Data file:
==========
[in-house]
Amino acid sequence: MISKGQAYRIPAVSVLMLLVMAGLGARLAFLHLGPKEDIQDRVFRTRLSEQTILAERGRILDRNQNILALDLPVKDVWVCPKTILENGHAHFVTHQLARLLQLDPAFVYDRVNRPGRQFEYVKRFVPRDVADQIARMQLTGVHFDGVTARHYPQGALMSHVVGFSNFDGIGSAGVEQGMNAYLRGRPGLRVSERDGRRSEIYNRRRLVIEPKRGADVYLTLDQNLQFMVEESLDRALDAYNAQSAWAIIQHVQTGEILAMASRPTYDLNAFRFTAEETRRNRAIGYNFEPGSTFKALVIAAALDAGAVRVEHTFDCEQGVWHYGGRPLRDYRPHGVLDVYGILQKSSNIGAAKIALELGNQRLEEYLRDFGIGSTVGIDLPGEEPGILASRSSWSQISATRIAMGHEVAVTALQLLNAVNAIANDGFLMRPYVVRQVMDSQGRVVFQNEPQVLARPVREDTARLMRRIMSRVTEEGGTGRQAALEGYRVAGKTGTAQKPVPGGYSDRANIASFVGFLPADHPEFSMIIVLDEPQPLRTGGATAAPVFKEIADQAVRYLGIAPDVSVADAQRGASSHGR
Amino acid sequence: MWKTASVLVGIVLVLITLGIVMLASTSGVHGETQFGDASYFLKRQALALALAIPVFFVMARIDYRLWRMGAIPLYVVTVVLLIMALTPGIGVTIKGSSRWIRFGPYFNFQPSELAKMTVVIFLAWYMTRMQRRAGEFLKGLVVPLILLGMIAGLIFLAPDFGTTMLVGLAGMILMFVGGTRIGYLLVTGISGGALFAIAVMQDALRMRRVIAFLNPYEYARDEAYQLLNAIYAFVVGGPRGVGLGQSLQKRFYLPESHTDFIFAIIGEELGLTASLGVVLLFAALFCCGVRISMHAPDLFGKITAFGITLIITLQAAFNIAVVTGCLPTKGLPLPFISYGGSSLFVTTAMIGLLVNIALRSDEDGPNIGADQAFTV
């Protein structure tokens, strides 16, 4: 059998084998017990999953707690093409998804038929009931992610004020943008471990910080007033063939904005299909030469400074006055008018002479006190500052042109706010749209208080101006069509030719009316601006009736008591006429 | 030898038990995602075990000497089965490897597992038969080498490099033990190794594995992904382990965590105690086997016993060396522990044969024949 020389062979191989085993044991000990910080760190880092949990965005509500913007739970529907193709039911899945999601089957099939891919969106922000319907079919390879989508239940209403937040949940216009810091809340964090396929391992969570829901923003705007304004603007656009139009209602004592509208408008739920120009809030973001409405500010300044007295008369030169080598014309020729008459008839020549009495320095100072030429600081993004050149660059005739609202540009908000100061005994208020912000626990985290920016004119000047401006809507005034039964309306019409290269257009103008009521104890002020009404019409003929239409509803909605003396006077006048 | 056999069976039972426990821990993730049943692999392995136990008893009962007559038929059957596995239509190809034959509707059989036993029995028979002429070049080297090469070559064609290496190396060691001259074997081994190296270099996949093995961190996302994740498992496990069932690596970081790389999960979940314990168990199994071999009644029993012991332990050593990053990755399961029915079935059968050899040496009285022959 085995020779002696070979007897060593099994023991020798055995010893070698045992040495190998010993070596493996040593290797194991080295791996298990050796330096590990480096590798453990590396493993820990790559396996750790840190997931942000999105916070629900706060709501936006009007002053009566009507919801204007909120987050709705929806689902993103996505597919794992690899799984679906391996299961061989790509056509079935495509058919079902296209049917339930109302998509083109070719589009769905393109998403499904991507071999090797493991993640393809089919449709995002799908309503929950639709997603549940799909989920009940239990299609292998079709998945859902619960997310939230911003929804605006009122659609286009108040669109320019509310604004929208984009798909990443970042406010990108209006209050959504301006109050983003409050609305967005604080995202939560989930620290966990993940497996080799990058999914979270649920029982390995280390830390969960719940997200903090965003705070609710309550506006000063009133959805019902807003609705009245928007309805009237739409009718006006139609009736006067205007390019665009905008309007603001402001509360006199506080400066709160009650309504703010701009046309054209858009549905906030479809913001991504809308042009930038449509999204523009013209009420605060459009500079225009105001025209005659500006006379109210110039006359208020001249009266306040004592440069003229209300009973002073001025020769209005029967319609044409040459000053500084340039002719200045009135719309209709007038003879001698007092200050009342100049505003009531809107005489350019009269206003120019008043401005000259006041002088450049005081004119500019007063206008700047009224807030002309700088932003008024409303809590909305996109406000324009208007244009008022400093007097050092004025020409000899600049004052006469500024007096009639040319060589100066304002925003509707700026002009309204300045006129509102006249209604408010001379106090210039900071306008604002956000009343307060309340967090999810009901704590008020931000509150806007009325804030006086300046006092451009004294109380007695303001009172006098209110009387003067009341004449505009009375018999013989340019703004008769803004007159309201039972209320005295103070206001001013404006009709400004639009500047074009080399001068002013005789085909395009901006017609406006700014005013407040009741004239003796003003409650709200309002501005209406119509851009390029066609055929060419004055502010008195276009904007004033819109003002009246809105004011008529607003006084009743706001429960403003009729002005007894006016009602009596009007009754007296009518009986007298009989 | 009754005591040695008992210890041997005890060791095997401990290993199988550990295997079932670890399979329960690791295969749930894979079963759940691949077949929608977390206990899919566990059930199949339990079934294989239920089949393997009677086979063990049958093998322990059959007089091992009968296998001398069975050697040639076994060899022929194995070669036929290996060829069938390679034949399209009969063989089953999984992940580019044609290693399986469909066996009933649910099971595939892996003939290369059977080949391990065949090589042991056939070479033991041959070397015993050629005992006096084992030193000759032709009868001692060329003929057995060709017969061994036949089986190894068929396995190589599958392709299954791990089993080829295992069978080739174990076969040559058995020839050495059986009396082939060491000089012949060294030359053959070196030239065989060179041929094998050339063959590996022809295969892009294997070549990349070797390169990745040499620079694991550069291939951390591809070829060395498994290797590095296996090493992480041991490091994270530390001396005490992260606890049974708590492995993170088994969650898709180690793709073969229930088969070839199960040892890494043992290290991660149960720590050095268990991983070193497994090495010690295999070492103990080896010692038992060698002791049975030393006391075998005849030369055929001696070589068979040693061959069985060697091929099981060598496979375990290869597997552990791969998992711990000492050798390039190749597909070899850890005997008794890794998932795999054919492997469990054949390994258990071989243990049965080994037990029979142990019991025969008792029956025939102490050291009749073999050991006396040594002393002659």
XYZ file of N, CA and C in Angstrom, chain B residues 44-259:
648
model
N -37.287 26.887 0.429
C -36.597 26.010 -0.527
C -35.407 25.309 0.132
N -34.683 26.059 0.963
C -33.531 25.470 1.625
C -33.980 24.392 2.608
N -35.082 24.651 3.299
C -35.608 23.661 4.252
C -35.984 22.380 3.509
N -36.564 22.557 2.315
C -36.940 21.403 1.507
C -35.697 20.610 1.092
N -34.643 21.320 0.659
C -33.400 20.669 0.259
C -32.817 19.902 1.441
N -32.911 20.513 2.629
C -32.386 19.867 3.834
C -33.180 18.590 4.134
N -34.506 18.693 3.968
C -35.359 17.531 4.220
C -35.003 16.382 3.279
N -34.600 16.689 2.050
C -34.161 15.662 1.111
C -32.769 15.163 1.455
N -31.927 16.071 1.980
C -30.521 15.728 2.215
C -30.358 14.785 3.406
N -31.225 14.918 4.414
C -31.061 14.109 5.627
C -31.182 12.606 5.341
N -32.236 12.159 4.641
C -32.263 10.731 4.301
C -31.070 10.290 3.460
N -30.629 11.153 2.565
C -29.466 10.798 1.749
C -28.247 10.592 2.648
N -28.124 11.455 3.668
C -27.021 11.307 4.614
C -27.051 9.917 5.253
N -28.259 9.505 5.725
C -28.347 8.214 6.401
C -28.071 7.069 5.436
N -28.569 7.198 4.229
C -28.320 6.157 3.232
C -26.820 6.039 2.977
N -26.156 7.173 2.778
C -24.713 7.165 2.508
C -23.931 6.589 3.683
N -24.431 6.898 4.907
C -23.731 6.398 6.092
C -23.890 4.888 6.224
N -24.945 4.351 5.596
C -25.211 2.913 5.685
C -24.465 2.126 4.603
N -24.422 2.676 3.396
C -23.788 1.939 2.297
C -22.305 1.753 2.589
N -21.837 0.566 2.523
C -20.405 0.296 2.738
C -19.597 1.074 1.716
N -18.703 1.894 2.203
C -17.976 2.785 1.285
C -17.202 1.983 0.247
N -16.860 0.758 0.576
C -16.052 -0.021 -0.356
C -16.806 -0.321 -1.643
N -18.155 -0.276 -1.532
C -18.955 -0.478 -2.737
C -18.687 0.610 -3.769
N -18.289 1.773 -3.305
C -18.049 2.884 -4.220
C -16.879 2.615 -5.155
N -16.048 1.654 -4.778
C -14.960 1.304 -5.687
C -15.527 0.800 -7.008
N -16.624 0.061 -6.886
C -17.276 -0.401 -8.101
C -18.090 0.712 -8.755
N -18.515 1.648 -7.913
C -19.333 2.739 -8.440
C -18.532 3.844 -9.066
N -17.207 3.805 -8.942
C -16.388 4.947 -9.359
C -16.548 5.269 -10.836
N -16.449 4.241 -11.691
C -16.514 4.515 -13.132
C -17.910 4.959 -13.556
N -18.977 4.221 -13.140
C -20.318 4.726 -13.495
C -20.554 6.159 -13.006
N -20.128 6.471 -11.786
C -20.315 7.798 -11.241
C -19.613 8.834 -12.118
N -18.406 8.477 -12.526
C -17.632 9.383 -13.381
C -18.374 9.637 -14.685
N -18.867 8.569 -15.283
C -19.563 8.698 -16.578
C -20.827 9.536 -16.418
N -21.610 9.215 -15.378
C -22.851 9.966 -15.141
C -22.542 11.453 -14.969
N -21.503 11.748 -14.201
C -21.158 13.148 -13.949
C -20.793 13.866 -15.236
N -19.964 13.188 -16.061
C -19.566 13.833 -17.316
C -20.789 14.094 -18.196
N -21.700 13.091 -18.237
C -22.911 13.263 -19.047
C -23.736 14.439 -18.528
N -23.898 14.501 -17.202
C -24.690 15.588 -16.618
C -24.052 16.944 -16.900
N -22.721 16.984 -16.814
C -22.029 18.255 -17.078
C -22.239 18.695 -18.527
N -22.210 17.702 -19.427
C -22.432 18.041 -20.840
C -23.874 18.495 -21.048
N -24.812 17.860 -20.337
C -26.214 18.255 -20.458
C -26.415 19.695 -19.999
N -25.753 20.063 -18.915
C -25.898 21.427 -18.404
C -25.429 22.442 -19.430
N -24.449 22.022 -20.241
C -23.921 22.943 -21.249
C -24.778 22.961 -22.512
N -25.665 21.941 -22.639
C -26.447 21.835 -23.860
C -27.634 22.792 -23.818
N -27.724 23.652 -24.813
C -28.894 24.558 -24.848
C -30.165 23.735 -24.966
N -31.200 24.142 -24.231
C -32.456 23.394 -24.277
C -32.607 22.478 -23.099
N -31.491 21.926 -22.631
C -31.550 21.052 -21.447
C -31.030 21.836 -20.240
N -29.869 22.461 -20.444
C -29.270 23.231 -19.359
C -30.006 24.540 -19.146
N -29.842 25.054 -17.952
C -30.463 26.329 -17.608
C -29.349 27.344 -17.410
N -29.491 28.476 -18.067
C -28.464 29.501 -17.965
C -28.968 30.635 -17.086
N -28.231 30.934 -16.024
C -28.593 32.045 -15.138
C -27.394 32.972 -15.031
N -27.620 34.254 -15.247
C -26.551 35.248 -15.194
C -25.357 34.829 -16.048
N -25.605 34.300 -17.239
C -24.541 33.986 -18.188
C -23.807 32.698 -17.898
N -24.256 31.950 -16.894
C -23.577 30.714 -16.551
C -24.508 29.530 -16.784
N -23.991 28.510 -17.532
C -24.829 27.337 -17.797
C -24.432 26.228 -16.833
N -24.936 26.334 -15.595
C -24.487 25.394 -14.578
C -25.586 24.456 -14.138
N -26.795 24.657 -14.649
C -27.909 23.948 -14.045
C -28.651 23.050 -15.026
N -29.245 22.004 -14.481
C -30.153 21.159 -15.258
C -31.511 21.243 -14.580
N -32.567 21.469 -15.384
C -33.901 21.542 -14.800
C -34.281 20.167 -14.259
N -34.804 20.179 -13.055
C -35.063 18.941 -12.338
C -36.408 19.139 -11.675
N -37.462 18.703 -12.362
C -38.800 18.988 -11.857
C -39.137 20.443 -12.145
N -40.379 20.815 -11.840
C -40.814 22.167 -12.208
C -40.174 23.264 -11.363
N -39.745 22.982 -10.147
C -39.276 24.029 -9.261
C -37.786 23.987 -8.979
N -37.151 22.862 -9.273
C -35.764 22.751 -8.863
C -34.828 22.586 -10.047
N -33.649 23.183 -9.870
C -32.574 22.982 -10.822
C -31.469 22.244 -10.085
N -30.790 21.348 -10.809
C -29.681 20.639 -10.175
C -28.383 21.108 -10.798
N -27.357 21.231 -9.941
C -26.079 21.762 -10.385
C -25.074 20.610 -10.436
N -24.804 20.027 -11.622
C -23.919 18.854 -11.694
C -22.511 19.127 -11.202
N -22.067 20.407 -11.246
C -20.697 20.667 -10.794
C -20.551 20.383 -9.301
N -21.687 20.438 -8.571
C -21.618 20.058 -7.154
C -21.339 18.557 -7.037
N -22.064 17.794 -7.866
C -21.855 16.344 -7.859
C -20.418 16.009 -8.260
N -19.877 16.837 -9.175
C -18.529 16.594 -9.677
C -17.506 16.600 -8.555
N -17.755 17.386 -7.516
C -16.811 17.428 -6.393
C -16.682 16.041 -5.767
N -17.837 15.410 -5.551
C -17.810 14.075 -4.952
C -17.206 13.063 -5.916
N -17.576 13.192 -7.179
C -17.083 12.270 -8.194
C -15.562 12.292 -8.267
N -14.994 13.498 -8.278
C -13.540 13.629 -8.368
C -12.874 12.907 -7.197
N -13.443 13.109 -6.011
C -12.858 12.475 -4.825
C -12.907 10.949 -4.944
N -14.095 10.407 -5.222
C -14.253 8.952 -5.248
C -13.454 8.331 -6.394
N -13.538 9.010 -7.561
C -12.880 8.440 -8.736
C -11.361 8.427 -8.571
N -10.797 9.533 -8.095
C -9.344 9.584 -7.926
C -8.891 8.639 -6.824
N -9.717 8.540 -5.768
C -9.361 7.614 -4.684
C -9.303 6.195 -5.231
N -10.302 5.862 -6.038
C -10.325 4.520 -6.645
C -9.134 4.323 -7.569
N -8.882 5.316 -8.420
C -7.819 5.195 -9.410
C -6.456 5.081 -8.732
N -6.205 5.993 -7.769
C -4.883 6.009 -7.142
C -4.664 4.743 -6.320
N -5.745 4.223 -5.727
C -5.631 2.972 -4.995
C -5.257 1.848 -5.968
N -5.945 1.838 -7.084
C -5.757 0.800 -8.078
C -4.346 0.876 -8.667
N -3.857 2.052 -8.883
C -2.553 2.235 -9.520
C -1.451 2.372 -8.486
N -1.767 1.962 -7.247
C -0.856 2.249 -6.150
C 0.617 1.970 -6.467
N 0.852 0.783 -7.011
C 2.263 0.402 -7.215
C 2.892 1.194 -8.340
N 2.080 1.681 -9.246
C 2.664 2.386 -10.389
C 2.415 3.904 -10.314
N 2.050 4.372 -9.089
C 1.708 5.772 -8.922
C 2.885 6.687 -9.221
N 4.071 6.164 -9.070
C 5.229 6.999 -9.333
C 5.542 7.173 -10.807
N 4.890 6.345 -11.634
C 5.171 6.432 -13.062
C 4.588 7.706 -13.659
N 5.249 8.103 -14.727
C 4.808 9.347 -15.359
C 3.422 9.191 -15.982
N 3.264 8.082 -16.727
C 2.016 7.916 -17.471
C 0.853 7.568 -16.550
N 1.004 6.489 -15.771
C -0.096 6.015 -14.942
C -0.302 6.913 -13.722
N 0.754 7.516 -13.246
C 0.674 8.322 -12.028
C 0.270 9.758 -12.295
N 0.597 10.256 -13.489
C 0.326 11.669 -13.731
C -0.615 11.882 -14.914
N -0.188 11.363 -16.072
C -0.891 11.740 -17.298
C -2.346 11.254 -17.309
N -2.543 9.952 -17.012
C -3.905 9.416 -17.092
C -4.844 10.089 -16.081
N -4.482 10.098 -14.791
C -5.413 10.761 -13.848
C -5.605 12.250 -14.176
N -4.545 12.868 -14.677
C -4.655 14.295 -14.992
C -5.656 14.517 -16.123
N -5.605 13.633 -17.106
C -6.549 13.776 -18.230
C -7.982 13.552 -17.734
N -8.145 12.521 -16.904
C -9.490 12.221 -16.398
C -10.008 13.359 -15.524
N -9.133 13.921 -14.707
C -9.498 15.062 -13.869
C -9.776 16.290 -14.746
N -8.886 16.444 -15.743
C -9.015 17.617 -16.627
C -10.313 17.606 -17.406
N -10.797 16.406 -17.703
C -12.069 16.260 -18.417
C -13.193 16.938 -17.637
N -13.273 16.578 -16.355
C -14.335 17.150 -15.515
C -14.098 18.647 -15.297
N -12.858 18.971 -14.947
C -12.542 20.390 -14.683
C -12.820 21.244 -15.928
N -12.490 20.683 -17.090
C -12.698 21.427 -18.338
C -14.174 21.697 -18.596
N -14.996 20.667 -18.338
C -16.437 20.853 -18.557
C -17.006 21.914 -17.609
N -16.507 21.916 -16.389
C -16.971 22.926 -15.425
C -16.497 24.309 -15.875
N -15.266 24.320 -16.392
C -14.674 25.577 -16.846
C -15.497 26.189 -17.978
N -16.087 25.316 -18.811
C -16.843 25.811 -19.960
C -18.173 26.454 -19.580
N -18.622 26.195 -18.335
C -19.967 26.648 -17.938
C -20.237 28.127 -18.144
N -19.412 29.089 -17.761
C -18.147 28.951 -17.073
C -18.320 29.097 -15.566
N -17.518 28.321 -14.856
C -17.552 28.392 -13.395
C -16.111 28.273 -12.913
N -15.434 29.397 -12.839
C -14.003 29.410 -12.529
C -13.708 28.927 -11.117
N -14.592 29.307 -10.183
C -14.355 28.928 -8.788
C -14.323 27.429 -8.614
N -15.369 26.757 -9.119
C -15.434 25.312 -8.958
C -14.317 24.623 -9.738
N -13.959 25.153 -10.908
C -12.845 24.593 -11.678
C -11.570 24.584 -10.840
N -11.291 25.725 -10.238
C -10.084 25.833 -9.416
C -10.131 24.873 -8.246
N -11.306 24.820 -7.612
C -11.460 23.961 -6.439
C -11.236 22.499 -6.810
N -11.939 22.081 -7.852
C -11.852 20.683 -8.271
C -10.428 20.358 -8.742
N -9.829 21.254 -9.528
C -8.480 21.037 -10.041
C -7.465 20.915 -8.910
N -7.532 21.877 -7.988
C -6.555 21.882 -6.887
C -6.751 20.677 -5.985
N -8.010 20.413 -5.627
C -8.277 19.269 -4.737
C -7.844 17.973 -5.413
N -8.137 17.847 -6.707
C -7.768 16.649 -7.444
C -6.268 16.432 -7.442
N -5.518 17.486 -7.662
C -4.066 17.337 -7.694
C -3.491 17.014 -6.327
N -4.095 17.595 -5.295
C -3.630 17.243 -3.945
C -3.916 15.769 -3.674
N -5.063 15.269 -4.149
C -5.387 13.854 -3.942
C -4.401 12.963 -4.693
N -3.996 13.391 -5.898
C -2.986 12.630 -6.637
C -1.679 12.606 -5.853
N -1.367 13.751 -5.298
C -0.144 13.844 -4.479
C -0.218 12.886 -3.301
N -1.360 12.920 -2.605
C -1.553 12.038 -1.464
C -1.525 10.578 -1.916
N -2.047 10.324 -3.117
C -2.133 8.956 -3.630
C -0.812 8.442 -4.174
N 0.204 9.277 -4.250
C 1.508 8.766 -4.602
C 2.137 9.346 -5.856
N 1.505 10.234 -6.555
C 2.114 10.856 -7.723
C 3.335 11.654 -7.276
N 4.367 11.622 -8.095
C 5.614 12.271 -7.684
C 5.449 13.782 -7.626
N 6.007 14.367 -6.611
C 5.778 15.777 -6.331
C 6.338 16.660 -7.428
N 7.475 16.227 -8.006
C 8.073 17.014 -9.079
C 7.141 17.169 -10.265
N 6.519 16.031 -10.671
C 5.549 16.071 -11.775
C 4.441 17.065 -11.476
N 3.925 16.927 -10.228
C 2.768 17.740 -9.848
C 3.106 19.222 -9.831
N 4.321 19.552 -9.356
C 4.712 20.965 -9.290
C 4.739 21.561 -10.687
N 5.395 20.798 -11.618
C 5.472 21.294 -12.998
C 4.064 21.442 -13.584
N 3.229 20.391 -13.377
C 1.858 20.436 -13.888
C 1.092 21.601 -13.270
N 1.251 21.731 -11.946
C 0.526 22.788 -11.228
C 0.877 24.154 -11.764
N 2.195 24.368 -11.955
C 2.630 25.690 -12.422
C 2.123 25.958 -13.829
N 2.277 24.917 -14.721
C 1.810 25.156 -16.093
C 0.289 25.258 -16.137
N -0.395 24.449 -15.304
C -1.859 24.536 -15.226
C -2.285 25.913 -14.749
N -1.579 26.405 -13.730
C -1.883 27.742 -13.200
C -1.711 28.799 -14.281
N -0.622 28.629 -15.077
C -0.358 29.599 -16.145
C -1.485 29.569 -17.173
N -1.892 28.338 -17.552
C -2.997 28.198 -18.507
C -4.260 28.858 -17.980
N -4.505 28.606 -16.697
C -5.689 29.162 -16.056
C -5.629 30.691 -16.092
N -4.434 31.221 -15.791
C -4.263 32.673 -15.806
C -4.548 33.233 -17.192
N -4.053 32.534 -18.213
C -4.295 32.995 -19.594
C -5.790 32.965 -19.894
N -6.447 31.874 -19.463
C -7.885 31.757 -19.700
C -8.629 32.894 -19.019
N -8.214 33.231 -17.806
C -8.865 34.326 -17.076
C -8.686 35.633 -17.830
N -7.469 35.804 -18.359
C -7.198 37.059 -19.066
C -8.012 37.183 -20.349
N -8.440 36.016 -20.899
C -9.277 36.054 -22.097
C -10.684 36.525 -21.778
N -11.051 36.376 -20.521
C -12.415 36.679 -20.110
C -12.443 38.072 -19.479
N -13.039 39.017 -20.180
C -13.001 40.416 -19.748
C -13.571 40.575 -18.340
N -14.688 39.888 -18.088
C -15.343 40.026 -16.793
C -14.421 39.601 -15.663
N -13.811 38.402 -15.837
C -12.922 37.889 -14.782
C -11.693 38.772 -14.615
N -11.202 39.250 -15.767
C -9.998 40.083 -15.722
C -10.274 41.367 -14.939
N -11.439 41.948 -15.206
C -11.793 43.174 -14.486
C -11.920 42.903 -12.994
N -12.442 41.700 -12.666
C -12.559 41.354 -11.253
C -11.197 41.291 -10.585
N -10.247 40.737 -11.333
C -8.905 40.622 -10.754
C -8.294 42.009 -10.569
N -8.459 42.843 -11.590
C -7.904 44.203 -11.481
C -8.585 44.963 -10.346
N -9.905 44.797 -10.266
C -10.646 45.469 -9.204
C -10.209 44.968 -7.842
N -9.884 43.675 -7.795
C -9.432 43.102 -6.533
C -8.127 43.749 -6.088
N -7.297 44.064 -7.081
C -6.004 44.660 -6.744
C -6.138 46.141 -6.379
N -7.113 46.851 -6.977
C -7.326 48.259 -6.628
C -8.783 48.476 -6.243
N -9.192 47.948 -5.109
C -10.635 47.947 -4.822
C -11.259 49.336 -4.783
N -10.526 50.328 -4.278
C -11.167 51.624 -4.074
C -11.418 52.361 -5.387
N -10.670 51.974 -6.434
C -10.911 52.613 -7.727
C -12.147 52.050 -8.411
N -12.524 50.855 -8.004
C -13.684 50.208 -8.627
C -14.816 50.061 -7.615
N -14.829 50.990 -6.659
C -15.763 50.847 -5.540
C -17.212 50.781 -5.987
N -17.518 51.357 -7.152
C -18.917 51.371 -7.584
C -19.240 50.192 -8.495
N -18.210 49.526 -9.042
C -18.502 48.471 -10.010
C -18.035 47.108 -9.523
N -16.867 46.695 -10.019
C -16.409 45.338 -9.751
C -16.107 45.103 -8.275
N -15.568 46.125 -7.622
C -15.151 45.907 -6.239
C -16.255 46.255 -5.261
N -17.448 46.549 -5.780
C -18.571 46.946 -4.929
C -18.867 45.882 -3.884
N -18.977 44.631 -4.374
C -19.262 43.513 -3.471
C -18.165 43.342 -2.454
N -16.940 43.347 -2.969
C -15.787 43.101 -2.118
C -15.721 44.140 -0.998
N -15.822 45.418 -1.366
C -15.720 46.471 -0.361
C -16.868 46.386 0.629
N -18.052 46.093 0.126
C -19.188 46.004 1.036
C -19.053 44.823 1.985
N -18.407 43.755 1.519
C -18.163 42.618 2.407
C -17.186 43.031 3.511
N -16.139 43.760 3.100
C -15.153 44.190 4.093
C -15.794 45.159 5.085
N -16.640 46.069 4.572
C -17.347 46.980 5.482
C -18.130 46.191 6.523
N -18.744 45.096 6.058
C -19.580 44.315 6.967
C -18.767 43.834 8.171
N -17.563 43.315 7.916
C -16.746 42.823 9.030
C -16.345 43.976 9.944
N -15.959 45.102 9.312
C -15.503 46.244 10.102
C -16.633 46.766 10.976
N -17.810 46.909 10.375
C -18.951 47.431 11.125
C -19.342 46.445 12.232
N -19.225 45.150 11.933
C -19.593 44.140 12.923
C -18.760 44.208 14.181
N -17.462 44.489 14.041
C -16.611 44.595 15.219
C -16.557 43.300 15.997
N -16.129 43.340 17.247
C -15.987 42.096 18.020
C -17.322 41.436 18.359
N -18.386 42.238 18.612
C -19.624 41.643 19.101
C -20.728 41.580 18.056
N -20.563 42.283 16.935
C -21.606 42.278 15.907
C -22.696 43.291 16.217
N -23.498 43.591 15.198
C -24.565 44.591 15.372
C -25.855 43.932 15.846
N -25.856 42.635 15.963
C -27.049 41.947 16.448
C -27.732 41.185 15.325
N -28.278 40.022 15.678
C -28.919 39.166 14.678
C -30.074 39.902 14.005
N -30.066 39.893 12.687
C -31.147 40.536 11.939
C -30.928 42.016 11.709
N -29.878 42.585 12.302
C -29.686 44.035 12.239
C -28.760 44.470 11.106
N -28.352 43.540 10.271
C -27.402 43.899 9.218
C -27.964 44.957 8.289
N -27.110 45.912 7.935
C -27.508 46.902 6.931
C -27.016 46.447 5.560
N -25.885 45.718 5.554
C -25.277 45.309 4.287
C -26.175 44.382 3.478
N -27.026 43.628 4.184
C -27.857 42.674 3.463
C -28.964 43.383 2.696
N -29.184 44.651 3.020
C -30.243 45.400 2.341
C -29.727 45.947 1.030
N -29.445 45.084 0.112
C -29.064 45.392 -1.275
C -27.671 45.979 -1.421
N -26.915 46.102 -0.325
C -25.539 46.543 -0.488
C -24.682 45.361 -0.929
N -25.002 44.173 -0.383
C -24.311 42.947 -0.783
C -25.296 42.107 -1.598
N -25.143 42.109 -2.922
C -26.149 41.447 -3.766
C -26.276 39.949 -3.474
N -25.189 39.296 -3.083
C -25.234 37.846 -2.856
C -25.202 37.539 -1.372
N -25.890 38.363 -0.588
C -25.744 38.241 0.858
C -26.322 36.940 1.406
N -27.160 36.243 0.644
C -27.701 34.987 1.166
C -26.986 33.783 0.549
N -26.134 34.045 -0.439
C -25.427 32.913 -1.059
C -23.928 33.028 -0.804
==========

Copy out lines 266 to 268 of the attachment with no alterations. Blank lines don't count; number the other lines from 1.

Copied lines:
N -3.857 2.052 -8.883
C -2.553 2.235 -9.520
C -1.451 2.372 -8.486